Learning to Do Historical Research: Sources
Photographic Images

When Are They Worth a Thousand Words?

Po-Yi Hung
Stephen Laubach


See Explanation.  Clicking on the picture will download  the highest resolution version available.
Earthrise, 1968
Image courtesy of the National Aeronautics and Space Administration (NASA)

Photographic images serve as powerful records of people, events, and places. They evoke ideas or emotions in ways that words alone cannot. The image above, for example, is one of the most popular NASA images. The Last Whole Earth Catalog refers to it as “the famous Apollo 8 picture of Earthrise over the moon that established our planetary facthood and beauty and rareness (dry moon, barren space) and began to bend human consciousness.”

Yet photography as a medium also has limitations. Reevaluating the old saying “the camera never lies” must be part of using photographs for your research in environmental history. In this web page, we will guide you through the process of evaluating photos for their validity and usefulness, and of using them to help form research questions.

Although we will focus our attention on photography as one representative among many visual media forms, we encourage you to consider exploring other images such as paintings and wood engravings. Two such examples are included below from Harper’s Weekly magazine. These will give you a feel for other types of images that can be used in your research, especially for periods that precede the widespread adoption of photography. Your local librarian can help you locate resources that will guide you through the process of finding and analyzing other visual media.

“Whaling off Long Island – Drawn by W.P. Bodfish”
Wood engraving from Harper’s Weekly, January 31, 1885.
Image courtesy of HarpWeek.

“The South … [and] the … Mississippi”
Wood block illustration by Thomas Nast from Harper’s Weekly, May 13th, 1882.
Image courtesy of HarpWeek.

Table of Contents

Copyright Considerations

Before beginning your research, you must be aware of the copyright laws that regulate the use of most images produced after 1923. If protected by copyright, you should contact the owner to receive permission to use an image. The United States Library of Congress Prints and Photographs Division includes guidelines on its Website for using copyrighted images: www.loc.gov/rr/print/res/rights.html. If you have questions that are not addressed on this link, it is best to ask your local librarian about the issue.

Finding Photographic Images

The Internet

The first place that many student researchers access for photographs is often the Internet. Some examples of centers with online collections are the New York Public Library Digital Gallery and the University of Wisconsin Digital Collections.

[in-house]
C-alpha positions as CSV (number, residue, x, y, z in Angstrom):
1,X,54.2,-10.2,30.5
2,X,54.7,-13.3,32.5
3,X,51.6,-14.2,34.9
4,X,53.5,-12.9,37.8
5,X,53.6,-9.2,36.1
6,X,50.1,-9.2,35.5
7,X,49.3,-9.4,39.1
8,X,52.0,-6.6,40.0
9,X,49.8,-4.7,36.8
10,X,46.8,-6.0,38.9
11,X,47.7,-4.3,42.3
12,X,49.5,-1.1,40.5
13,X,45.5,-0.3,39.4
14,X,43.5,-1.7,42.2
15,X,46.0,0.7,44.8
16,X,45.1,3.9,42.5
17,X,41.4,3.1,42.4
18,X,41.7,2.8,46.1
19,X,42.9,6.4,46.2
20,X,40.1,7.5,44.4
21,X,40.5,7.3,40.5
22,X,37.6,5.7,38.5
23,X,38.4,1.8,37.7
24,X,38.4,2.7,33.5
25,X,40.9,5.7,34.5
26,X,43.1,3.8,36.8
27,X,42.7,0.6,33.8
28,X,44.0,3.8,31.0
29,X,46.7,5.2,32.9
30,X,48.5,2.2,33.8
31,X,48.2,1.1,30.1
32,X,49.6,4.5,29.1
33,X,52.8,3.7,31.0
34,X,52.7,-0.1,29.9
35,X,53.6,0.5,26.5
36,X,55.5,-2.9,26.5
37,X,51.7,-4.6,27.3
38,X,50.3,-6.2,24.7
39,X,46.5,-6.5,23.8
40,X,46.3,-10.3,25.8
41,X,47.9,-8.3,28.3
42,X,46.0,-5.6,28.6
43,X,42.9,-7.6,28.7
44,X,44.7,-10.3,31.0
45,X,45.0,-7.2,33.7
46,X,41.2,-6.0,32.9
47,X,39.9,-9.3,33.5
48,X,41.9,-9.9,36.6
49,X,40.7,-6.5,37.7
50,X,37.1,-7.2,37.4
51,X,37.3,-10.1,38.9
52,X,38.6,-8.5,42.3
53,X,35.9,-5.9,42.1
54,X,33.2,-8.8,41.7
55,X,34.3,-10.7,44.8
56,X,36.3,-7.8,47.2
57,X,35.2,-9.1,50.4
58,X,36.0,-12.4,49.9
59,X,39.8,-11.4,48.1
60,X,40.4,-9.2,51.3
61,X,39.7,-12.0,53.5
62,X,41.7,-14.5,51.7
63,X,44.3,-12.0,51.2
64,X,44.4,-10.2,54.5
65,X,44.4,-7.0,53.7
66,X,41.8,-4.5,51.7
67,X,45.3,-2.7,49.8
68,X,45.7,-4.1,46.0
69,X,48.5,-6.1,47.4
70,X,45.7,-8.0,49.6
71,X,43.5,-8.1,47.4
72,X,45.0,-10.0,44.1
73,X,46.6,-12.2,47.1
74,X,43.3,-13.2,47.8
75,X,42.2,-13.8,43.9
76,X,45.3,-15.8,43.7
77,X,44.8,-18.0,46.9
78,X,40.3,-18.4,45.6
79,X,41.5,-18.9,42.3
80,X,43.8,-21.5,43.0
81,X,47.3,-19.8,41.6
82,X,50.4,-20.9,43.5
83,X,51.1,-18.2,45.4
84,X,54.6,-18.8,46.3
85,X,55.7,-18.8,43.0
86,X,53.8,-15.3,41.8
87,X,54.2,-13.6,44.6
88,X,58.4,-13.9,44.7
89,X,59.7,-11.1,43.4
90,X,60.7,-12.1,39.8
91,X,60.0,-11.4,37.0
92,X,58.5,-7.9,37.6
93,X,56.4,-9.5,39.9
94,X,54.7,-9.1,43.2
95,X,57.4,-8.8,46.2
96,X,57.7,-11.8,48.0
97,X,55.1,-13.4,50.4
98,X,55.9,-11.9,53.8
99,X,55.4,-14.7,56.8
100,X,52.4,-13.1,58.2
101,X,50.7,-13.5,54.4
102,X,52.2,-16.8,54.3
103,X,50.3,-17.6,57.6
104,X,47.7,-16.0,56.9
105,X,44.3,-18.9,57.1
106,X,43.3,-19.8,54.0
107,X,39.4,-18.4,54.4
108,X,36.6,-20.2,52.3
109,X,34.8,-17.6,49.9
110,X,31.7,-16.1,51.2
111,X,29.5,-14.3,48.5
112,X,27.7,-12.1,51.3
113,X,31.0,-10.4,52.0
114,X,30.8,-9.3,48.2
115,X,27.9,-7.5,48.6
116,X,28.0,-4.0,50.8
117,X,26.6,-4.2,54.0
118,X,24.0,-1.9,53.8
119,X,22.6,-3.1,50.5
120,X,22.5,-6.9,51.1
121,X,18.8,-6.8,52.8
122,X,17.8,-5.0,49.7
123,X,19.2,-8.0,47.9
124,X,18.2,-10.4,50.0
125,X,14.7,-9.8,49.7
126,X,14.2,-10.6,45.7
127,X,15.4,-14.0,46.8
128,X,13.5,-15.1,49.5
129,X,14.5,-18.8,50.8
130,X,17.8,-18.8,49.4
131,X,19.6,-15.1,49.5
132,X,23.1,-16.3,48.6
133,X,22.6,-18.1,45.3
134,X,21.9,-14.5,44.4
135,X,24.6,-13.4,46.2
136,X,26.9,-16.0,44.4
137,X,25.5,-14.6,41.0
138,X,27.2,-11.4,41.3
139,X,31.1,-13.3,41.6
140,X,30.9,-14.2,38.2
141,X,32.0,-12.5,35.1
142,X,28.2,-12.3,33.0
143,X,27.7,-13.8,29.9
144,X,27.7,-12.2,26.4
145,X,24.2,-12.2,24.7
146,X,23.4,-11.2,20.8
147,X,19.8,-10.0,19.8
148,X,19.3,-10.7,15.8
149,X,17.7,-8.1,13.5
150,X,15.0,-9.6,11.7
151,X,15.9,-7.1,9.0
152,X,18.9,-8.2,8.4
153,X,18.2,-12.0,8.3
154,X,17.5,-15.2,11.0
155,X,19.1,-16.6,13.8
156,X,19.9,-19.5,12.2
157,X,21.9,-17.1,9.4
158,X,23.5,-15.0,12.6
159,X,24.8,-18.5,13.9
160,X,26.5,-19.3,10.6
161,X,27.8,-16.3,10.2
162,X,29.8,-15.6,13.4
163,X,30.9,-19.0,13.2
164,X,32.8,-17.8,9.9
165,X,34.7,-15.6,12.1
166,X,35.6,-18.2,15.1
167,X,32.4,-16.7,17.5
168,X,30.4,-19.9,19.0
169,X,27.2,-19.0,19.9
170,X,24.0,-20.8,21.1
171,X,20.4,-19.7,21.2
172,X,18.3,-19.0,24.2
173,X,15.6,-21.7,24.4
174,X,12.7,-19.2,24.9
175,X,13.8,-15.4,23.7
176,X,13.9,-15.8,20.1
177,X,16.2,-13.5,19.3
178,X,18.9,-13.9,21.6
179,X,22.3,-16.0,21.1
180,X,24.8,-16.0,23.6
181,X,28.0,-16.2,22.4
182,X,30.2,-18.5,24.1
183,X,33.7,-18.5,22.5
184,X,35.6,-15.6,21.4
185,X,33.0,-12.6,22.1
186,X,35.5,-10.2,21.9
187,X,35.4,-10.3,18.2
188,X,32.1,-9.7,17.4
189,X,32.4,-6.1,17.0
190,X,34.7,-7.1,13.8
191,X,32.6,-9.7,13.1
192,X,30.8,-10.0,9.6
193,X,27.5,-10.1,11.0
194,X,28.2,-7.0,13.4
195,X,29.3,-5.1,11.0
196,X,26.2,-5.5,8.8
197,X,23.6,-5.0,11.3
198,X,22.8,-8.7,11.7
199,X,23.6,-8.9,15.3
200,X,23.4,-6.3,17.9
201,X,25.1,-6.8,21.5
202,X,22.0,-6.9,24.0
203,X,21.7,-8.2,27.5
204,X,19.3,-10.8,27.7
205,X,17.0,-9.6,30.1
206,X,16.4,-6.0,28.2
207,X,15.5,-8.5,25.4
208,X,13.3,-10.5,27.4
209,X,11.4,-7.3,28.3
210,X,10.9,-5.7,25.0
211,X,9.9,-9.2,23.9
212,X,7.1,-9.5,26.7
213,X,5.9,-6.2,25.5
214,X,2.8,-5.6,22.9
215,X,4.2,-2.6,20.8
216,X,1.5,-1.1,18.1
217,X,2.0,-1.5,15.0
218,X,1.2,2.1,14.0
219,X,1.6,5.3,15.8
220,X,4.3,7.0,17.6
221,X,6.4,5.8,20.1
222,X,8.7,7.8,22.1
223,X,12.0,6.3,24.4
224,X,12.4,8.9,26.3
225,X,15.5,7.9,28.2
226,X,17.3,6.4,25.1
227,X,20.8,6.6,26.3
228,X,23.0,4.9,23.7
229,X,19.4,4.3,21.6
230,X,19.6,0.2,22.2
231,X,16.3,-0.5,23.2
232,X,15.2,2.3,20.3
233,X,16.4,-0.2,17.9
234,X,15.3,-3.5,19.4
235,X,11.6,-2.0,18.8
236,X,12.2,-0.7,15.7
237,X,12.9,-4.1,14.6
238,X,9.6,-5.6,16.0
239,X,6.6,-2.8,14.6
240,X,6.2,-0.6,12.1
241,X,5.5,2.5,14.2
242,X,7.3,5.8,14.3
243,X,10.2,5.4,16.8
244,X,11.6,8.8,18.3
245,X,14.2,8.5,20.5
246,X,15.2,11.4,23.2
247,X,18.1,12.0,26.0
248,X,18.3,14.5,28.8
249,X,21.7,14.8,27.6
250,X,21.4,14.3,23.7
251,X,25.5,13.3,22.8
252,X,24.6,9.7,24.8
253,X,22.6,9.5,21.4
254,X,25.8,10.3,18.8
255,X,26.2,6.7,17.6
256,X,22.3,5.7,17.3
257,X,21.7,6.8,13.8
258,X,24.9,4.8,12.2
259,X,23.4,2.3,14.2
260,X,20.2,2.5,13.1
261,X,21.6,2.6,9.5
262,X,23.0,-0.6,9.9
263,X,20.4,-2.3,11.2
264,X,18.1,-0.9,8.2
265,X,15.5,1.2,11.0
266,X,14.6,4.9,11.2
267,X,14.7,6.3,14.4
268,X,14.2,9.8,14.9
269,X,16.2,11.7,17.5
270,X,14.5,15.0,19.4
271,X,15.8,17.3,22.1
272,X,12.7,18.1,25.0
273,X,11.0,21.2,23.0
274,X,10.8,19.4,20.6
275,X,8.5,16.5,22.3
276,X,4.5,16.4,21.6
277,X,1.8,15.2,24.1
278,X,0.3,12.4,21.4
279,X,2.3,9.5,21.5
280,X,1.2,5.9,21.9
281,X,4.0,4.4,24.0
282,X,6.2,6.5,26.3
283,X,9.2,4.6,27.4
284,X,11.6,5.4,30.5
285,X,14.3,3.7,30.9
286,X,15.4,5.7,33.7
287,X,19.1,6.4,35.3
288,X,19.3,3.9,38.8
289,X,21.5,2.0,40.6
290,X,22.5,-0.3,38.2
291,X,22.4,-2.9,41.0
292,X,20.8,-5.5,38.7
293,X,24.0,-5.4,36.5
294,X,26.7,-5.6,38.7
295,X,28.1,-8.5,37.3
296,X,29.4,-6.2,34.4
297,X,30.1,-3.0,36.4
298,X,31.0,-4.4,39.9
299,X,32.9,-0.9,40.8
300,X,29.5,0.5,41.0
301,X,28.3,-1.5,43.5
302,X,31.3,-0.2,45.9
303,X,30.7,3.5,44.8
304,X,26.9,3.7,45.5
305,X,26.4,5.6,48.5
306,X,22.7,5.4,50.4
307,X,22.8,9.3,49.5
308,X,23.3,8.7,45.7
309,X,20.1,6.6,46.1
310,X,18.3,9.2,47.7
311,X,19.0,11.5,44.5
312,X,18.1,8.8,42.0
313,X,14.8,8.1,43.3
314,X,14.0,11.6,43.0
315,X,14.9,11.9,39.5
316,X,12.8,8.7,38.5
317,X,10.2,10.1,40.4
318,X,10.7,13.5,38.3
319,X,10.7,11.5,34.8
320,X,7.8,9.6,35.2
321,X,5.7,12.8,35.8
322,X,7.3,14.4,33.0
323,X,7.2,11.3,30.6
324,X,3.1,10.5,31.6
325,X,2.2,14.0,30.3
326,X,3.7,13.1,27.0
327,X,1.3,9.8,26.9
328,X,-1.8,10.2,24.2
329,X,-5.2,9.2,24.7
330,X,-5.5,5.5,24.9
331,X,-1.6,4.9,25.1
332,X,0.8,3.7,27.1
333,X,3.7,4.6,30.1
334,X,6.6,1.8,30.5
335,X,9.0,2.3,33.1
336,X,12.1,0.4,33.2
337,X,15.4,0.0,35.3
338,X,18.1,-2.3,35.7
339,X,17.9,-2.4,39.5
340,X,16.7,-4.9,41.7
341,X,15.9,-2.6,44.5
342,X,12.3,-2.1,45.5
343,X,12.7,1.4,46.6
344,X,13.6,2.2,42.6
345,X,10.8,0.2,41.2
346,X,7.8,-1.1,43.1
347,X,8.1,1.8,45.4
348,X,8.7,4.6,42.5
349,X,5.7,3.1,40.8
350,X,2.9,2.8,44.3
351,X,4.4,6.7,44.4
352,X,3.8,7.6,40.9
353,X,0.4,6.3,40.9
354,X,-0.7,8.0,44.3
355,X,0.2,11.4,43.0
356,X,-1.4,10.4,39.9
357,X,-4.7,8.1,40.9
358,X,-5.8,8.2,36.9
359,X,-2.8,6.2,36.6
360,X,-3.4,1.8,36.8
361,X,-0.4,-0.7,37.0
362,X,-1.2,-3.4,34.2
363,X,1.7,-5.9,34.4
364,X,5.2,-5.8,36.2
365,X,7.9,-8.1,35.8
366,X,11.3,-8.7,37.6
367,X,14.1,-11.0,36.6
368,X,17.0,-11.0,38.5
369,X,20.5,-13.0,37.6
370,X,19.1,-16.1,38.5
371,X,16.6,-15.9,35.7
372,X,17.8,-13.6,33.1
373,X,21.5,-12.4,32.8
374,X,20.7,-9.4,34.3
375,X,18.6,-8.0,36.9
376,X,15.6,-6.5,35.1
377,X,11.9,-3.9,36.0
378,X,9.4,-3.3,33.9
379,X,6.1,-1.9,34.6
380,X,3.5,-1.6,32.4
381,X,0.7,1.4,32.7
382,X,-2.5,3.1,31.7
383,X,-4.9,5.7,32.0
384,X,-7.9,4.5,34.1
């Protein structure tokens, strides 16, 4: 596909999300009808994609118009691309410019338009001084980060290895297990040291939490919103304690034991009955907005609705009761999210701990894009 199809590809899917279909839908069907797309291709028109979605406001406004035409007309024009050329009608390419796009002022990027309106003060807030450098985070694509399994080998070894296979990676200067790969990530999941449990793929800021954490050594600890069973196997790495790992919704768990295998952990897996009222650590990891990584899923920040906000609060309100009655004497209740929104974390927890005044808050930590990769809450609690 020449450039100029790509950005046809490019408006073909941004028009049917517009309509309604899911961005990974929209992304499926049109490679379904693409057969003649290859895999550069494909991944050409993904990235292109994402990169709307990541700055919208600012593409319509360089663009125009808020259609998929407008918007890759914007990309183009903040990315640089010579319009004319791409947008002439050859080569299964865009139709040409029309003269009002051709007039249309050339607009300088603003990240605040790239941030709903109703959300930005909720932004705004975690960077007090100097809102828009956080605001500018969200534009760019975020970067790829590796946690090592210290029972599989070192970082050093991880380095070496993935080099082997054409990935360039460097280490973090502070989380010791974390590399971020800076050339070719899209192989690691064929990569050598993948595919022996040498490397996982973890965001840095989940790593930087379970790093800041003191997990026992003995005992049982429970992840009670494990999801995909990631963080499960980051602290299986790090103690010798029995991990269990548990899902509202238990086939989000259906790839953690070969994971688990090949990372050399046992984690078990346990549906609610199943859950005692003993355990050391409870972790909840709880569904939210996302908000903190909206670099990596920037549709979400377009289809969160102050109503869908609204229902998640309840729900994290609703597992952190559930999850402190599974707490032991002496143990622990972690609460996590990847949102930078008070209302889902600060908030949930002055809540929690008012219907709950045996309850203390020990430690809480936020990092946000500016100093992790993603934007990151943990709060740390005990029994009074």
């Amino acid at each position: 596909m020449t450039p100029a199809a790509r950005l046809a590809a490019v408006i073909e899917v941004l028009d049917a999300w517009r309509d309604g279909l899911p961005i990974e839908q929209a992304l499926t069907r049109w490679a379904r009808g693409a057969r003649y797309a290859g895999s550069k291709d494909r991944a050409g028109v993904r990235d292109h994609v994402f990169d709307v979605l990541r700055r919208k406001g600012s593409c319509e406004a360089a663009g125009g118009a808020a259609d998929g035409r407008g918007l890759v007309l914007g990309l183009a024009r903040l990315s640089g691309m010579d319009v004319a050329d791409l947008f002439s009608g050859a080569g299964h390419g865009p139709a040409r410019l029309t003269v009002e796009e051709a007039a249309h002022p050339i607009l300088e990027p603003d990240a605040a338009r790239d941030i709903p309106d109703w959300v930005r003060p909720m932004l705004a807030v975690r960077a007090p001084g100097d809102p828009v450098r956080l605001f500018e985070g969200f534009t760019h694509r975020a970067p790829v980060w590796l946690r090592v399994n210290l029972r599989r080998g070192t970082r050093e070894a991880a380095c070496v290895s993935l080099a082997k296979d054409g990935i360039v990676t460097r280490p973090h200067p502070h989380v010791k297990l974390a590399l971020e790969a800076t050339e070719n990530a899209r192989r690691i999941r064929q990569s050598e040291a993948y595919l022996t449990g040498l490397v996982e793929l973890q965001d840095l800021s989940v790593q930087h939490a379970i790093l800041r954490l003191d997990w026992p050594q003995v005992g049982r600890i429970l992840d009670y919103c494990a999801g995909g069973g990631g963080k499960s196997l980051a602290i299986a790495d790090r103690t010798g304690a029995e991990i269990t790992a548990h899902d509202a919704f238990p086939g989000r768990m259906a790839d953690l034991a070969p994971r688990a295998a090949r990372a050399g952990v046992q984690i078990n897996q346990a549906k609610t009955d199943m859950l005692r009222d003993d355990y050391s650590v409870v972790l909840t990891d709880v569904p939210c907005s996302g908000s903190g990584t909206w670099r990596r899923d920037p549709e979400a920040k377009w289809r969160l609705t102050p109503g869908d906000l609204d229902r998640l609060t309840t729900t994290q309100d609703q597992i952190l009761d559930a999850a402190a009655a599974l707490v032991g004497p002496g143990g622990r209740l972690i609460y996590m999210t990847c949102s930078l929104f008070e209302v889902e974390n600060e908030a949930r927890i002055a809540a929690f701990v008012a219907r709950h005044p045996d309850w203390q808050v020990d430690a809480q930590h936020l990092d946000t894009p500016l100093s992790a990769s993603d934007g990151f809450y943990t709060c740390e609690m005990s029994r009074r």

To give you a feel for how to use one of these sites, let’s visit the New York Public Library Digital Collection, http://digitalgallery.nypl.org/nypldigital/index.cfm. Clicking on their collection “Photographic Views of New York City, 1870s-1970s,” you get 54,000 images at your fingertips!

Clearly, you would need to identify a specific research question before proceeding. You could narrow your topic to focus on how the construction of the Empire State Building affected surrounding development in Manhattan. Typing in “Empire State Building” into the search window of the collection yields a more manageable 245 images to select from. Note that each picture is carefully annotated with date, location, and other relevant information.

Be aware, however, that universities, historical societies, and other nonprofits typically have no more than 2% of their photographs digitized or even indexed online. Given the treasure trove of historic photos stored at these sites, we strongly recommend that you take the time to find repositories of photographic images in your area to supplement those you are able to find online.

Nonprofits, Universities, and Libraries

The best places to visit are archival centers such as state and local historical societies, universities, and museums or other nonprofits. Some examples of these centers are listed below. Links to their Websites are included in our “To Learn More” section.

United States Library of Congress Prints and Photographs Division
California Museum of Photography
Colorado Historical Sociey
Wisconsin Historical Society
Milwaukee County Historical Society